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For most of the 2000s and 2010s, Marvel made the Avengers, their Justice League equivalent, the main focus of everything, but DC only did it twice: with the New 52, ​​which didn’t work. not really very well, and Snyder’s race. It’s a weird choice.

seven Batman ruined the Justice League so much

Batman is the five hundred pound gorilla in any DC room. He dominates the conversation, especially because he is the most published character. He’s also been an integral part of the Justice League, which has often come at the expense of the team in recent years. There are several reasons for this.

For starters, Batman’s status as “Bat-God”, the hero who can beat anyone because of prep time, makes it seem like he barely needs the Justice League. Then his one-man DC Illuminati status caused him to actively harm the League and its mission. Finally, writers often want to write about him more than any other character, which defeats the purpose of the League.

6 Identity crisis was supposed to make the league more mature, but it backfired dramatically

identity crisis, by writer Brad Meltzer and artist Rags Morales, went on to become one of DC’s most hated comics, even though it received very good initial reception. The story focused on the murder of Sue Dibny and revealed that after she was sexually assaulted by Dr. Light, members of the League wiped him down, then did the same to Batman when he confronted them. caught doing it.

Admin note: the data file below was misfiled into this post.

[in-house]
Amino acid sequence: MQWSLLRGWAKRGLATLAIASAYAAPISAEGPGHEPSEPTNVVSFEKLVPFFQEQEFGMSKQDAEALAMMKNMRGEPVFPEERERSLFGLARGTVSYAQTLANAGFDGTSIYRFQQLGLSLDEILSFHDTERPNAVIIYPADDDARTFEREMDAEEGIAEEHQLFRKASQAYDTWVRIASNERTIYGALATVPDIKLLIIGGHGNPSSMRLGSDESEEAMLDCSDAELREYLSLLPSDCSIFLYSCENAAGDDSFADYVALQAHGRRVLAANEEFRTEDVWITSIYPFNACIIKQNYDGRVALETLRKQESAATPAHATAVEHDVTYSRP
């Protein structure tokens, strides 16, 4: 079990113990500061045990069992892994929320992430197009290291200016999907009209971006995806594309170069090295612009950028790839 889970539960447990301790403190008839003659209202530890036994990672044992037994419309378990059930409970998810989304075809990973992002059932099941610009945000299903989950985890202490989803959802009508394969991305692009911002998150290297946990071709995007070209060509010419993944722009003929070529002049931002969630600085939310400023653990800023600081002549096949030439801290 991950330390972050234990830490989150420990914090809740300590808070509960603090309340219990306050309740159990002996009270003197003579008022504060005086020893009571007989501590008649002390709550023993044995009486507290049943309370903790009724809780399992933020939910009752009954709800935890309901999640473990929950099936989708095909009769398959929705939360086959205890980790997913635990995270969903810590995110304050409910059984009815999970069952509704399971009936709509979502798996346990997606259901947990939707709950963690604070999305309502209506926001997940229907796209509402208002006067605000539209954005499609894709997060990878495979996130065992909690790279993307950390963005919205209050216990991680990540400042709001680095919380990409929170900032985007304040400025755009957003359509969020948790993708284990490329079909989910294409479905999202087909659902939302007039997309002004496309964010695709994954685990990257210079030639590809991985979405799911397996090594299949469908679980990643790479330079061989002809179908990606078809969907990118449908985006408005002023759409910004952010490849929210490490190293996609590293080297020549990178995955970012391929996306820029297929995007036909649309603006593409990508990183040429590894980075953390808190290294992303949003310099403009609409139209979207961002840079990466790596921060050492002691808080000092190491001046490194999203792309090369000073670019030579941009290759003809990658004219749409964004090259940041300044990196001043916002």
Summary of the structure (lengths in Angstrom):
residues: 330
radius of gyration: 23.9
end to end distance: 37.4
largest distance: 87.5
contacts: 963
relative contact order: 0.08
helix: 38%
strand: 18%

The idea of ​​villains wiping the League’s spirit was pretty good, but the rape and murder of a beloved female character poisoned the well for many readers. Identity crisis is tied to the League and his legacy has hurt the team.

5 New characters rarely stand a chance in the Justice League

With the re-establishment of the Big Seven League, Justice League icons have been fully effective over the past few decades. It’s been good in some ways because it shows DC’s greatest heroes together, and bad in others because it doesn’t allow the team to create new stars like before.

While some modern series fare better than others, with the Morrison, Kelly, Meltzer, and McDuffie series incorporating Leaguers for the first time, the Justice League books have fallen back on classic members, heroes who have previously been in the League, or legacy characters.

4 The Detroit League was a mystifying choice

Re-reading old comics can be eye-opening in the worst possible way. This goes for Justice League as much as any other comic. Nowhere is this more apparent than the infamous Justice League Detroit, so named because the team relocated from the destroyed Justice League satellite in Detroit.